Alligator, for example. She spoke in an impeccably clean accent, now, with only a little esophageal molding, but she came from a plasma farm near the clean city. When she noticed a clean women wearing a Type O bracelet, she wondered if they had ever received her mother’s blood. Born beautiful through random luck, Alligator had been spotted as a model and brought over the tree-line and the quarantine wall. They cast her face in premium flesh: soon thousands were wearing it.
She was unusual for a high-income individual in that she had fully natural memories. Her fans imagined she had stayed natural because her early life had been happy. Her facetune became more and more popular because of this.
For a while, bothered by seeing herself in the street, she had tuned to resemble a vintage Brazzers star from the 2020s. But it felt too weird to have her natural memories and look in the mirror, or down at her body, at someone not herself. She had picked the star because she had imagined that the gorgeous body would renew her sexual confidence. But it made her sex life with Bee feel sterile and strange, for a while, until she went back to her birth tune. Later, their sex became arid again, but this time because they were no longer in love. She thought Bee stayed with her out of habit. He loved her natural face.
Most people ended up having their memories curated after they tuned, simply because the dissonance bothered them. To inhabit a beautiful body correctly, you had to forget you had ever been ugly. In theory it was optional, but the Therapist-in-Chief strongly recommended and in many cases mandated sloughing off ugly memories to do your part to keep New York City the most beautiful nation in the world.
Patriotism aside, memory curation took sensitivity and sometimes there were mistakes. For a time, it was fashionable among the rich to curate the memories of poor people into their experience. They hoped the remembered emotions of poverty would give them a new appreciation of the wealth they took for granted. That turned out to be an error, from their families’ point of view, because some of them started giving away their money to the people of the blood. These adventurous children of the rich were rounded up and their memories of poverty curated away. After that you weren’t allowed to remember anything lower income than you were born.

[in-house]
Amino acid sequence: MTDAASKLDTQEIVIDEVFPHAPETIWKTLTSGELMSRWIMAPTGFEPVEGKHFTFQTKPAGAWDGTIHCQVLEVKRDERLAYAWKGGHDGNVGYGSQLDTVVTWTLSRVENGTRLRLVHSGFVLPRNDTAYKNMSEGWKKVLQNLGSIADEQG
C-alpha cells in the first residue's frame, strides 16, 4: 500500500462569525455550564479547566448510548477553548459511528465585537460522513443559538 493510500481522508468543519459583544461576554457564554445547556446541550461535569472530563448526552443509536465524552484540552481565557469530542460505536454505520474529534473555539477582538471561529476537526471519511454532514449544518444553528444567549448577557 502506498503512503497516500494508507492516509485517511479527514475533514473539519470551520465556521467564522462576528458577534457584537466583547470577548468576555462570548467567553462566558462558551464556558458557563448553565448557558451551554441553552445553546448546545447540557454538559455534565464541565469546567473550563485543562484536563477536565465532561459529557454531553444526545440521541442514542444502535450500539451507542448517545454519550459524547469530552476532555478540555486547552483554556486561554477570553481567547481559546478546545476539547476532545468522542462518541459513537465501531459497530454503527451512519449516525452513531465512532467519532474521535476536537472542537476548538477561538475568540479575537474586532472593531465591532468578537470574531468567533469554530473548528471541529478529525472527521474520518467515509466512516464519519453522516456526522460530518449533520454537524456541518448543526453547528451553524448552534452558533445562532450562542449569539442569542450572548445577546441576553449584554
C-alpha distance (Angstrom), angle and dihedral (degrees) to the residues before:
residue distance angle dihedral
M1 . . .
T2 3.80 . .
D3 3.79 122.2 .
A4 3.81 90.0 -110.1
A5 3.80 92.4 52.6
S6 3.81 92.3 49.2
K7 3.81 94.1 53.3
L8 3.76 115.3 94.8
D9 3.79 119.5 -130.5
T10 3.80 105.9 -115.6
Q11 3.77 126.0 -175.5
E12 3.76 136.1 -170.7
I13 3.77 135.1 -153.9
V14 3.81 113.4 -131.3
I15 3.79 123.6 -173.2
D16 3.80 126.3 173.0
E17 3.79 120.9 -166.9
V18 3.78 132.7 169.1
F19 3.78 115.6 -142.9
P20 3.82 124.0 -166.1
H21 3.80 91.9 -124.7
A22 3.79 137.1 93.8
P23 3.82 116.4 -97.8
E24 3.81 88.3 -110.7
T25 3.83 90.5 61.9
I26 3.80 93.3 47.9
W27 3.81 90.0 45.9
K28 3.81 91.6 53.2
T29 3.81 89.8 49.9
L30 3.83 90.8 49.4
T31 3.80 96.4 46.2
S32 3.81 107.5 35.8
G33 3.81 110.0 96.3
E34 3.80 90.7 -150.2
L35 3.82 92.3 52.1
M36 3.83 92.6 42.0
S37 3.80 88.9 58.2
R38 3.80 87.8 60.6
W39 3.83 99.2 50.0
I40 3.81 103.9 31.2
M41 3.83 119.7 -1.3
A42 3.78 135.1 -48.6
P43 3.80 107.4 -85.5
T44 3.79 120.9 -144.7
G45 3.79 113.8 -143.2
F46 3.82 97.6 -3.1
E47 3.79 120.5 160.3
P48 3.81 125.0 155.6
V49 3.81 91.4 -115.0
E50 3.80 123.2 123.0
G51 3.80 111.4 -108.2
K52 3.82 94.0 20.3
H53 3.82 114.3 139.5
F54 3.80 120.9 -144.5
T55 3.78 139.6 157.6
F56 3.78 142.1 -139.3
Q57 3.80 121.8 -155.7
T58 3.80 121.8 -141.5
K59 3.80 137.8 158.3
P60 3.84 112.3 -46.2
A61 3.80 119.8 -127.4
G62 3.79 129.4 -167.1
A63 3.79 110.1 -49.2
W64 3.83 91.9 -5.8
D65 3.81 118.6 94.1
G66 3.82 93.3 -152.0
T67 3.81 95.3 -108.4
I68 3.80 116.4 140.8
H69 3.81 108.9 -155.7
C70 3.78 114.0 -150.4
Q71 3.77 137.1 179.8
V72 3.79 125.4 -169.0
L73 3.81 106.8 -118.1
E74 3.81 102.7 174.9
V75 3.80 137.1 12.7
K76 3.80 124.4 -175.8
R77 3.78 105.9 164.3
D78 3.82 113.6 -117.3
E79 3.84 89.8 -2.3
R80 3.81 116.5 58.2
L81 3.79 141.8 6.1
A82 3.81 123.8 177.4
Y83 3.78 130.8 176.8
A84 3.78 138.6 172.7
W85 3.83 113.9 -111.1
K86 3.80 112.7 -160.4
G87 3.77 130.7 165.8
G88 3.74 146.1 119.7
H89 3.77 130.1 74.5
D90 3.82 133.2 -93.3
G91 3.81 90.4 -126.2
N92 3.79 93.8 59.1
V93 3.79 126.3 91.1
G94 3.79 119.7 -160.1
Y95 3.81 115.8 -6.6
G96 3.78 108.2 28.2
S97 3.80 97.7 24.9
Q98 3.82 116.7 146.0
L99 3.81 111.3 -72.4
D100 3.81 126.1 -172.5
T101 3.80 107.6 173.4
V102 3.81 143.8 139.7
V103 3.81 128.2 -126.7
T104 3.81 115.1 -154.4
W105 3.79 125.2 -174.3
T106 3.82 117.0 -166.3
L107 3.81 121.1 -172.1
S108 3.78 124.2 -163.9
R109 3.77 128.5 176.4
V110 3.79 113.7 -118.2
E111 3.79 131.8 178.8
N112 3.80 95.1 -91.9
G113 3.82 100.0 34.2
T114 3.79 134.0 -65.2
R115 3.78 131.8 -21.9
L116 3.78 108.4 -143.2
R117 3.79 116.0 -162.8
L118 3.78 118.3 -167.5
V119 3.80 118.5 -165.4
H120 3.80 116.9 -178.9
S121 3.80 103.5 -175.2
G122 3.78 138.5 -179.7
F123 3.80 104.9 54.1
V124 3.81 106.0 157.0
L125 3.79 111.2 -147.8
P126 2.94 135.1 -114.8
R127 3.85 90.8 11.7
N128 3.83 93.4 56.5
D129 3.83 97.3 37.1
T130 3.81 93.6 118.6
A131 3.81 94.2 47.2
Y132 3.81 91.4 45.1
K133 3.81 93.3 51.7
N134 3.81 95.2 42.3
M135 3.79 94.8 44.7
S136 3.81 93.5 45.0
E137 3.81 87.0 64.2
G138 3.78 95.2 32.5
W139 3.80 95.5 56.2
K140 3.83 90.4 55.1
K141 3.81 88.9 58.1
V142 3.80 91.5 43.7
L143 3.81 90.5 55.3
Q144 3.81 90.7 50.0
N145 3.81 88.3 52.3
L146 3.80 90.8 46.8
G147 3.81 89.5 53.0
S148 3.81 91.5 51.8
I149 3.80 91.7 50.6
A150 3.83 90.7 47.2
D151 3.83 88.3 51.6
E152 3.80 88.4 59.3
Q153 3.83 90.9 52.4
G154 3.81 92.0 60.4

For a while, it was considered chic to be ugly, because it didn’t really matter what anyone looked like. Tuning was a free-for-all no matter what the therapeutic guidelines said, but memory curation was far more strictly regulated. Though Alligator had styled her natural memory as an adorable personal quirk, it still made her suspicious in the eyes of the Committee. She was strongly advised to go to the Lower Manhattan Oral History Project once a week and be subjected to memory collection. At first the regime of interviews and interventions was hard; they treated her almost as brutally as anyone else who chose to remember unassisted, despite her status as a full citizen of the clean city. Still it could have been much worse: she remembered, to a fault, that in the blood farms there was no pretense of an archive.
After a few months, she seduced an archivist, using the skill her first body endowed her with, the closeness to herself that people sometimes referred to as the rush of first feeling. Since then, she had done pretty much what she liked. The archivist only pretended to interview her; instead they talked, as if they knew each other in another world. His real name was Duck. After a year or so, she had begun making occasional visits to his home, a treehouse in the cloned redwoods with a creaking outside elevator. At night you could glimpse the lights of the quarantine and, more dimly, the plasma farms beyond.
Today she was visiting in daylight, an unusual pleasure.
“You’re late,” Duck said. “Not that I was just sitting here pining for you.”
“Bee’s virtual broke down. He can’t go a single day without it.”
“Not that I was looking out the window counting the minutes.”
She pulled away from his embrace. “The repair tech looked familiar. I remembered who he was on the way over here — a cousin from the farm, my aunt Cactus’ kid. I wish I could remember his name.”
“Did he recognize you?” asked Duck, gently.
“If he did, he didn’t want me to know.” She shook her head as if ridding herself of a memory. “I’m sorry,” she said. “Let’s talk about something else.”